What is diabetes?
Diabetes is the condition in which the body does not properly process food for use as energy.
Most of the food we eat is turned into glucose, or sugar, for our bodies to use for energy. The
pancreas, an organ that lies near the stomach, makes a hormone called insulin to help
glucose get into the cells of our bodies. When you have diabetes, your body either doesn’t
make enough insulin or can’t use its own insulin as well as it should. This causes sugars to
build up in your blood. This is why many people refer to diabetes as “sugar.”
Diabetes can cause serious health complications including heart disease, blindness, kidney
failure, and lower-extremity amputations. Diabetes is the seventh leading cause of death in
the United States.
What are the symptoms of diabetes?
People who think they might have diabetes must visit a physician for diagnosis. They might
have SOME or NONE of the following symptoms:
• Frequent urination
• Excessive thirst
• Unexplained weight loss
• Extreme hunger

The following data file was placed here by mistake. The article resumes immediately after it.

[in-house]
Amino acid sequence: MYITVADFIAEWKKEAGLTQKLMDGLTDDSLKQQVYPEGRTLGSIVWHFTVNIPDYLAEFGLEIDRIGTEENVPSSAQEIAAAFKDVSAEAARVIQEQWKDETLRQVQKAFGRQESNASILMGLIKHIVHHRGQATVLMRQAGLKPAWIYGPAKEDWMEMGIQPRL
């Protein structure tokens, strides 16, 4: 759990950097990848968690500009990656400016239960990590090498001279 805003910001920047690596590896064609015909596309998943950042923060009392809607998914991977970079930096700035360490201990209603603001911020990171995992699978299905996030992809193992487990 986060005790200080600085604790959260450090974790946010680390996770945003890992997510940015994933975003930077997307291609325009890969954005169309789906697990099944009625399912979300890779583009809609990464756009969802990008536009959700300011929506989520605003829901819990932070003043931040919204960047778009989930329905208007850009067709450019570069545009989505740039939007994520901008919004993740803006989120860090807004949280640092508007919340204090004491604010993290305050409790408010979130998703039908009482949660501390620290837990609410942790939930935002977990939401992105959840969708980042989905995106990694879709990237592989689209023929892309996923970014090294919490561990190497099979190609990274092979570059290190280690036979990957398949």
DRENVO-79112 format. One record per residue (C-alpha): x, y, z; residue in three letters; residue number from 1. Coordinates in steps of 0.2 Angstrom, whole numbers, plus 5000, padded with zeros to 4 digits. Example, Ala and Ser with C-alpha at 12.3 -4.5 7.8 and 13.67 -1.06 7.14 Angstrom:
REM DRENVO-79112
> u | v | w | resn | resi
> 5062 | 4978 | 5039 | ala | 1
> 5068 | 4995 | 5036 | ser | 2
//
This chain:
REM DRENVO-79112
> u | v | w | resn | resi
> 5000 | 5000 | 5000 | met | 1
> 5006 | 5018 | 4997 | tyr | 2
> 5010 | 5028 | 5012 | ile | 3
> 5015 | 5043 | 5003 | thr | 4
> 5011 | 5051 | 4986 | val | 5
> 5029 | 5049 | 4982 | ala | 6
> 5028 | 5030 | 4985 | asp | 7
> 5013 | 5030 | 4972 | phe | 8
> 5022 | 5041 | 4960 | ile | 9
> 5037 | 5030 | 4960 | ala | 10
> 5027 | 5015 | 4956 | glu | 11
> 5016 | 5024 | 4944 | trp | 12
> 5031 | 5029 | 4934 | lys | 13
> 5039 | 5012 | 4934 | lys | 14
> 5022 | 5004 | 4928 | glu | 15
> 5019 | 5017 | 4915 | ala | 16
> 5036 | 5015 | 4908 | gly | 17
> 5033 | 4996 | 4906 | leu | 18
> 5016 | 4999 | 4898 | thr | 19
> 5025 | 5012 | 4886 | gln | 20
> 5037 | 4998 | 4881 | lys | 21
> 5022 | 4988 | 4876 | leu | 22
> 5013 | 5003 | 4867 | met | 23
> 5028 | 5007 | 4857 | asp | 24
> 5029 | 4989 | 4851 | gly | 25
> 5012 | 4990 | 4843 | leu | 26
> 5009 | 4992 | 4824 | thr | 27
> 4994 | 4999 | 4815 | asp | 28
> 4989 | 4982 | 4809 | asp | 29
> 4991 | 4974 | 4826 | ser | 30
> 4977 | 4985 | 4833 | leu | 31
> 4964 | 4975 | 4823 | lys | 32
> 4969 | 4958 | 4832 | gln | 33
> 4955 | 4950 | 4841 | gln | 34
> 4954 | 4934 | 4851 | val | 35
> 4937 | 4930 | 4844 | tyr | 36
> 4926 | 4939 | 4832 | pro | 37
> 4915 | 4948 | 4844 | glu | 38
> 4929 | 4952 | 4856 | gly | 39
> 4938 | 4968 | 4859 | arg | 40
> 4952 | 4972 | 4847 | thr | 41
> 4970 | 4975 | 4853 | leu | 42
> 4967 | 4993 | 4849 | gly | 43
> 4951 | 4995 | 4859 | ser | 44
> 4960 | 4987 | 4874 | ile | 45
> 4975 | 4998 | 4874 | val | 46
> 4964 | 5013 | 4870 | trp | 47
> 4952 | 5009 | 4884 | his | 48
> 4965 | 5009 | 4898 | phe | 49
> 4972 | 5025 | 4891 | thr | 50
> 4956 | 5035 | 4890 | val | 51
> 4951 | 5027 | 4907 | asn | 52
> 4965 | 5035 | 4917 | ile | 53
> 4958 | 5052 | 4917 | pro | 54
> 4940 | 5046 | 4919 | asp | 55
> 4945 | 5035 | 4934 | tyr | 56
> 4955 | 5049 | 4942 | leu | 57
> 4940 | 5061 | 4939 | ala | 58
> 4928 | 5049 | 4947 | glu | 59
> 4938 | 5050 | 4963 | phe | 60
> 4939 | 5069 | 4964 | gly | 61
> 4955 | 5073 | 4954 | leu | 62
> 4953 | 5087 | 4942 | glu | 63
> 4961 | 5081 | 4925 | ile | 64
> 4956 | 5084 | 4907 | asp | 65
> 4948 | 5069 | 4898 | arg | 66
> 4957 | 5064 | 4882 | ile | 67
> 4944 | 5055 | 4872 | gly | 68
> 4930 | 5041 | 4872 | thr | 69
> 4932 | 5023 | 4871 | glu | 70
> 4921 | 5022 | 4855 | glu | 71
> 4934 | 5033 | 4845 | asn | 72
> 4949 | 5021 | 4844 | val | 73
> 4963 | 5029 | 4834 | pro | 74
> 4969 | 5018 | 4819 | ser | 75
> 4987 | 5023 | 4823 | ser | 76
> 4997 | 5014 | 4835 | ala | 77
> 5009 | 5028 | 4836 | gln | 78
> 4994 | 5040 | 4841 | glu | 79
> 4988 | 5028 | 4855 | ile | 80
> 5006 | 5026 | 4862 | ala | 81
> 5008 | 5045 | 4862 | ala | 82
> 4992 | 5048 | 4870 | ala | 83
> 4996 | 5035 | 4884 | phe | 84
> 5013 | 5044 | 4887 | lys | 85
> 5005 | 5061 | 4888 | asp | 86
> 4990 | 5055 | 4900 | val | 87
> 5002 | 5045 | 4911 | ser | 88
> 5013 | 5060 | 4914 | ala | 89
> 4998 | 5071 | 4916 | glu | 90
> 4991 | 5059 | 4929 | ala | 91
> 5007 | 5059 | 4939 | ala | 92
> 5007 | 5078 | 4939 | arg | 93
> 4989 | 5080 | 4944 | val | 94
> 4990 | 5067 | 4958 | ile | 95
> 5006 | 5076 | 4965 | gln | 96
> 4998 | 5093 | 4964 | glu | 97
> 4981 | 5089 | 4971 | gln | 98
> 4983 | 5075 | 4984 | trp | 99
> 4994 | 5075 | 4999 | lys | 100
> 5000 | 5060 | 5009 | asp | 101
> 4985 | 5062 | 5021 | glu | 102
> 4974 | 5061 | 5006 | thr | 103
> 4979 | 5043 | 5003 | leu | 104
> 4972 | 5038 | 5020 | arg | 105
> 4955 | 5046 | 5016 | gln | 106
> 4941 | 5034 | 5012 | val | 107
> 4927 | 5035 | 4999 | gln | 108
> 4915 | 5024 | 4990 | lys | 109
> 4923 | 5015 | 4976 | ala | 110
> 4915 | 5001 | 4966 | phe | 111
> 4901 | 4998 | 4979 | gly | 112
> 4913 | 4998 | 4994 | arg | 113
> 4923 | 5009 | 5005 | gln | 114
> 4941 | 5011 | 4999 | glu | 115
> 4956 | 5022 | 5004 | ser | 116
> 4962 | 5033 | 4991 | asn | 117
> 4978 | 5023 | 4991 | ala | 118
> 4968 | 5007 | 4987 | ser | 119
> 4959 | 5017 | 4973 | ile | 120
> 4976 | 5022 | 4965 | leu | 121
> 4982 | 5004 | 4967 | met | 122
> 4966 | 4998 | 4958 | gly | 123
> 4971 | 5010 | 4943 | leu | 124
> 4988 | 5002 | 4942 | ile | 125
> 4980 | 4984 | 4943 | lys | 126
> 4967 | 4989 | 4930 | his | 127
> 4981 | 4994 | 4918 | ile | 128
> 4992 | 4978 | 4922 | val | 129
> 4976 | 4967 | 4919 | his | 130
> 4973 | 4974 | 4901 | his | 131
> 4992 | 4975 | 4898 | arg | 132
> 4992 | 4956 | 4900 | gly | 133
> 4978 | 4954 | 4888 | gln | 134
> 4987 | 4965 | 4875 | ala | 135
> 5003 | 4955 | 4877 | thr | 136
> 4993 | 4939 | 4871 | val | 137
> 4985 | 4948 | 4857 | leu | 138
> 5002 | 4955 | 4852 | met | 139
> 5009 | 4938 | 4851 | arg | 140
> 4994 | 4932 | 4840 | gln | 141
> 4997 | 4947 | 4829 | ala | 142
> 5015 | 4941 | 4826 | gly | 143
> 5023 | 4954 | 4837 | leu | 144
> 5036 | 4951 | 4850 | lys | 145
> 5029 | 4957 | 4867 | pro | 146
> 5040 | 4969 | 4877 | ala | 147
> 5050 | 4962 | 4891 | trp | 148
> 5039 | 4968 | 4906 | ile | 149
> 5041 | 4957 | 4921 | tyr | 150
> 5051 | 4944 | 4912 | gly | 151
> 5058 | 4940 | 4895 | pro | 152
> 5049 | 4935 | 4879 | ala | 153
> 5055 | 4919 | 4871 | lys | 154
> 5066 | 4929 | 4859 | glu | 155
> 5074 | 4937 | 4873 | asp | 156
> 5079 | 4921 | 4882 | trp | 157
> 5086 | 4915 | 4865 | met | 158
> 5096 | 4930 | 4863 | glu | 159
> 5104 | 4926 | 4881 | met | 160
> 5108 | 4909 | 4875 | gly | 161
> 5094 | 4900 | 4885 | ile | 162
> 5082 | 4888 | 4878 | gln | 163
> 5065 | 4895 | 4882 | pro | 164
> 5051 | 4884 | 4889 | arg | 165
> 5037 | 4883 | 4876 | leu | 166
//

How prevalent is diabetes among blacks?
• Blacks are 1.7 times as likely to develop diabetes as whites
• The prevalence of diabetes among blacks has quadrupled during the past 30 years
• Blacks with diabetes are more likely than non-Hispanic whites to develop diabetes and
to experience greater disability from diabetes-related complications such as
amputations, adult blindness, kidney failure, and increased risk of heart disease and
• Death rates for blacks with diabetes are 27 percent higher than for whites.
1) Type 1 diabetes
The body does not produce insulin. Some people may refer to this type as insulin-dependent diabetes, juvenile diabetes, or early-onset diabetes. People usually develop type 1 diabetes before their 40th year, often in early adulthood or teenage years.
Type 1 diabetes is nowhere near as common as type 2 diabetes. Approximately 10% of all diabetes cases are type 1.
Patients with type 1 diabetes will need to take insulin injections for the rest of their life. They must also ensure proper blood-glucose levels by carrying out regular blood tests and following a special diet.
Between 2001 and 2009, the prevalence of type 1 diabetes among the under 20s in the USA rose 23%, according to SEARCH for Diabetes in Youth data issued by the CDC (Centers for Disease Control and Prevention).